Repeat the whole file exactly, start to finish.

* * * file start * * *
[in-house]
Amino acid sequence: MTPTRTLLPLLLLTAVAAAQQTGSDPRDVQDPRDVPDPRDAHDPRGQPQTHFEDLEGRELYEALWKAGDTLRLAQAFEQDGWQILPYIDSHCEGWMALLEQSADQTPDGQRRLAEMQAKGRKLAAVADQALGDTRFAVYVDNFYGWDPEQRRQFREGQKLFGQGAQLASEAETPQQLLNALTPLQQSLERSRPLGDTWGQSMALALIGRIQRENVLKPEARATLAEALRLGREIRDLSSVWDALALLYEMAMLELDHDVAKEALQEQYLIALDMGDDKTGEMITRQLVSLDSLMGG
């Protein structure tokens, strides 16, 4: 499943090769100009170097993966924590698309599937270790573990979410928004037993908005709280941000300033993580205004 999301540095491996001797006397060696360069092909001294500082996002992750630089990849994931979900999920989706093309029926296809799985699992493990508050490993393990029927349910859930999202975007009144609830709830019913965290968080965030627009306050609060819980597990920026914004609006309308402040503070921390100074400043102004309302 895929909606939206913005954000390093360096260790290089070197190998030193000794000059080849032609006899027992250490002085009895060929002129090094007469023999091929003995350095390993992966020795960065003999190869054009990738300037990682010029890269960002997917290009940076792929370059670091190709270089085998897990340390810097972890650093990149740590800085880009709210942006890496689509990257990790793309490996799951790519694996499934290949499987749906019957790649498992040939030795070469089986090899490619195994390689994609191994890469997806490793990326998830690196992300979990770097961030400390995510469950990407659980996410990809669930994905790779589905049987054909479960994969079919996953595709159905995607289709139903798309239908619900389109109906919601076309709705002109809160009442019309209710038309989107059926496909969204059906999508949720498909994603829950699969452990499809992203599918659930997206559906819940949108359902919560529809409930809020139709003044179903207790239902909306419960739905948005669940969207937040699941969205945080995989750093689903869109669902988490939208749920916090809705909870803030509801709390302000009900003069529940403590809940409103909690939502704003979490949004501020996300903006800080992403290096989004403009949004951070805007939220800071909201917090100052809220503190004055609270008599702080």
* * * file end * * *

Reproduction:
[in-house]
Amino acid sequence: MTPTRTLLPLLLLTAVAAAQQTGSDPRDVQDPRDVPDPRDAHDPRGQPQTHFEDLEGRELYEALWKAGDTLRLAQAFEQDGWQILPYIDSHCEGWMALLEQSADQTPDGQRRLAEMQAKGRKLAAVADQALGDTRFAVYVDNFYGWDPEQRRQFREGQKLFGQGAQLASEAETPQQLLNALTPLQQSLERSRPLGDTWGQSMALALIGRIQRENVLKPEARATLAEALRLGREIRDLSSVWDALALLYEMAMLELDHDVAKEALQEQYLIALDMGDDKTGEMITRQLVSLDSLMGG
């Protein structure tokens, strides 16, 4: 499943090769100009170097993966924590698309599937270790573990979410928004037993908005709280941000300033993580205004 999301540095491996001797006397060696360069092909001294500082996002992750630089990849994931979900999920989706093309029926296809799985699992493990508050490993393990029927349910859930999202975007009144609830709830019913965290968080965030627009306050609060819980597990920026914004609006309308402040503070921390100074400043102004309302 895929909606939206913005954000390093360096260790290089070197190998030193000794000059080849032609006899027992250490002085009895060929002129090094007469023999091929003995350095390993992966020795960065003999190869054009990738300037990682010029890269960002997917290009940076792929370059670091190709270089085998897990340390810097972890650093990149740590800085880009709210942006890496689509990257990790793309490996799951790519694996499934290949499987749906019957790649498992040939030795070469089986090899490619195994390689994609191994890469997806490793990326998830690196992300979990770097961030400390995510469950990407659980996410990809669930994905790779589905049987054909479960994969079919996953595709159905995607289709139903798309239908619900389109109906919601076309709705002109809160009442019309209710038309989107059926496909969204059906999508949720498909994603829950699969452990499809992203599918659930997206559906819940949108359902919560529809409930809020139709003044179903207790239902909306419960739905948005669940969207937040699941969205945080995989750093689903869109669902988490939208749920916090809705909870803030509801709390302000009900003069529940403590809940409103909690939502704003979490949004501020996300903006800080992403290096989004403009949004951070805007939220800071909201917090100052809220503190004055609270008599702080």